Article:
It’s impossible to understate the importance of your tires. Without them, you don’t go anywhere. Here’s what you should know:
A tire that has too much or too little air is a problem. An improperly inflated tire could cause poor gas mileage, loss of traction, tire wear, or could even damage the tire leading to failure (which is bad when you’re driving). Make sure you check the proper inflation level for your vehicle, usually found in the owners manual or on a sticker in the door jam on the driver’s side. Tire pressure is measured in pounds per square inch (PSI). Pressure gauges are inexpensive and easy to use. Remember to always check your tire pressure when the tires are “cold” (haven’t been driven for about 30 minutes).
Why do tires need those tread patterns? The tread patterns on tires move moisture out of the way so the rubber can make contact with the road. Otherwise, the tire would drive on top of the moisture, which leads to hydroplaning, which is not as fun as it sounds.
But being able to maintain control of your vehicle when there’s moisture on the road isn’t the only concern regarding your tire tread. If you go too long without replacing your tires, you’re risking them failing while you’re driving. Wear bars will be visible when only 1/16 of your tire tread remains, which is an indicator that you need tires sooner rather than later.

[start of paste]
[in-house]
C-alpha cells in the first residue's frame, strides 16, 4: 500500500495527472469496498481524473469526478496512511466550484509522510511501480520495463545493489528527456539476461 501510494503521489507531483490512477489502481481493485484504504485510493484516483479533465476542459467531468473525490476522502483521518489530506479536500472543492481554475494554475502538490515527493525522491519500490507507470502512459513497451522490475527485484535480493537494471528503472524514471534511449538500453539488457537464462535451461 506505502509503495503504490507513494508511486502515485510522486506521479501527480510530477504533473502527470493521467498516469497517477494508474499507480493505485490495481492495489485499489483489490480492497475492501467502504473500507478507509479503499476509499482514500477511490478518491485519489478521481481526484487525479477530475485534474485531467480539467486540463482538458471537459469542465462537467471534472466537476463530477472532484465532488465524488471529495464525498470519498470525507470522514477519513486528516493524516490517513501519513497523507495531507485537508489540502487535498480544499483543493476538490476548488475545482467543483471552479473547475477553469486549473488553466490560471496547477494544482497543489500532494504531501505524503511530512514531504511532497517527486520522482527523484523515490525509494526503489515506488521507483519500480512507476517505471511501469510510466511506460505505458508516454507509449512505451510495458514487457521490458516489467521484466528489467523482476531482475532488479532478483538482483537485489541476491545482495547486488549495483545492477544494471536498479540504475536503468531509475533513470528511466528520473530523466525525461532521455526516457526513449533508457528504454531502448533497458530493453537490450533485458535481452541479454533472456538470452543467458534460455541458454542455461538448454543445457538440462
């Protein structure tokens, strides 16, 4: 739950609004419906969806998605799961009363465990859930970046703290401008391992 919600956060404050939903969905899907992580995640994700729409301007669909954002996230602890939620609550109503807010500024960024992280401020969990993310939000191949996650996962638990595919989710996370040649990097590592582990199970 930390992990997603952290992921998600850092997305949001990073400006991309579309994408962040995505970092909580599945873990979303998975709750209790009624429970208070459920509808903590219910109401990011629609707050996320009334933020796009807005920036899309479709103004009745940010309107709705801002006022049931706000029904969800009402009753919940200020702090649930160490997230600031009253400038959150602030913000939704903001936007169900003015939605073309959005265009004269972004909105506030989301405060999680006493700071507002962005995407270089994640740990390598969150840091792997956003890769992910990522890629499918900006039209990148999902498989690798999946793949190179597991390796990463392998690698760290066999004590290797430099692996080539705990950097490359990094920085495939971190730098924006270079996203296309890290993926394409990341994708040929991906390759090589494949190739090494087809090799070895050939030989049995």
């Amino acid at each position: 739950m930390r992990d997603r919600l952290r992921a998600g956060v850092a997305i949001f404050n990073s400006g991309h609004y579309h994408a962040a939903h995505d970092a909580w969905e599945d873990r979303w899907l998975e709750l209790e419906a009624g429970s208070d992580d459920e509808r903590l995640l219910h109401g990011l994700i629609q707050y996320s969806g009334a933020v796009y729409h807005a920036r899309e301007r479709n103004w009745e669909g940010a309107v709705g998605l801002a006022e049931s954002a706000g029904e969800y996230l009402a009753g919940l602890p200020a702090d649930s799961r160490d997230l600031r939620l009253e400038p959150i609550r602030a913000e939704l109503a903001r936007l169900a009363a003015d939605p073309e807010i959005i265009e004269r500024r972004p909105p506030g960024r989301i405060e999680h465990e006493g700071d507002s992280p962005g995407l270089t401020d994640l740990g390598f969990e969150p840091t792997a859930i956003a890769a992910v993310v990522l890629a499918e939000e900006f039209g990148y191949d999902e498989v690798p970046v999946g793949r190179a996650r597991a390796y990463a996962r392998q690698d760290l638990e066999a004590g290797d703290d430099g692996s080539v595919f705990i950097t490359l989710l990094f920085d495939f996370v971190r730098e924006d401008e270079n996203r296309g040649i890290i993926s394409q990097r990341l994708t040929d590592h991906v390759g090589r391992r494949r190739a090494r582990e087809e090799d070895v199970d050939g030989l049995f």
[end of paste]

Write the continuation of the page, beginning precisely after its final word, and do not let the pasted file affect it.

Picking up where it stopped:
Ever wonder what all the numbers and letters on the side of your tire mean? Each one is there for a specific reason. Your tire might have something that looks like this:
The “P” is for “passenger car.” You might also see “ST” (special trailer), “LT” (light truck), or “T” (temporary).
“215” is the width of the tire in millimeters. Wider tires mean more traction.
“65” is the aspect ratio. The is the height to width ratio as a percentage. Low aspect ratio (“low profile”) tires can generally handle well at high speeds, but the trade-off is a bumpier ride. If you want a smooth ride and good traction in slick conditions, stick with a taller tire.
“R” is for “radial,” versus “B” for “bias belt” or “D” for “diagonal.” This refers to how the tire is constructed. Radials allow the tread and sidewall to function independently, which equates to flexibility, better handling, and better capability to withstand heat.
“15” is the diameter of wheel rim that the tire was designed to fit (in inches).
This concludes your Tires 101 class. Knowledge is your best tool as a consumer, so use your new power wisely.
Have you ever hydroplaned, had a blowout, or been stranded by a tire problem? Leave a comment and let us know your interesting stories.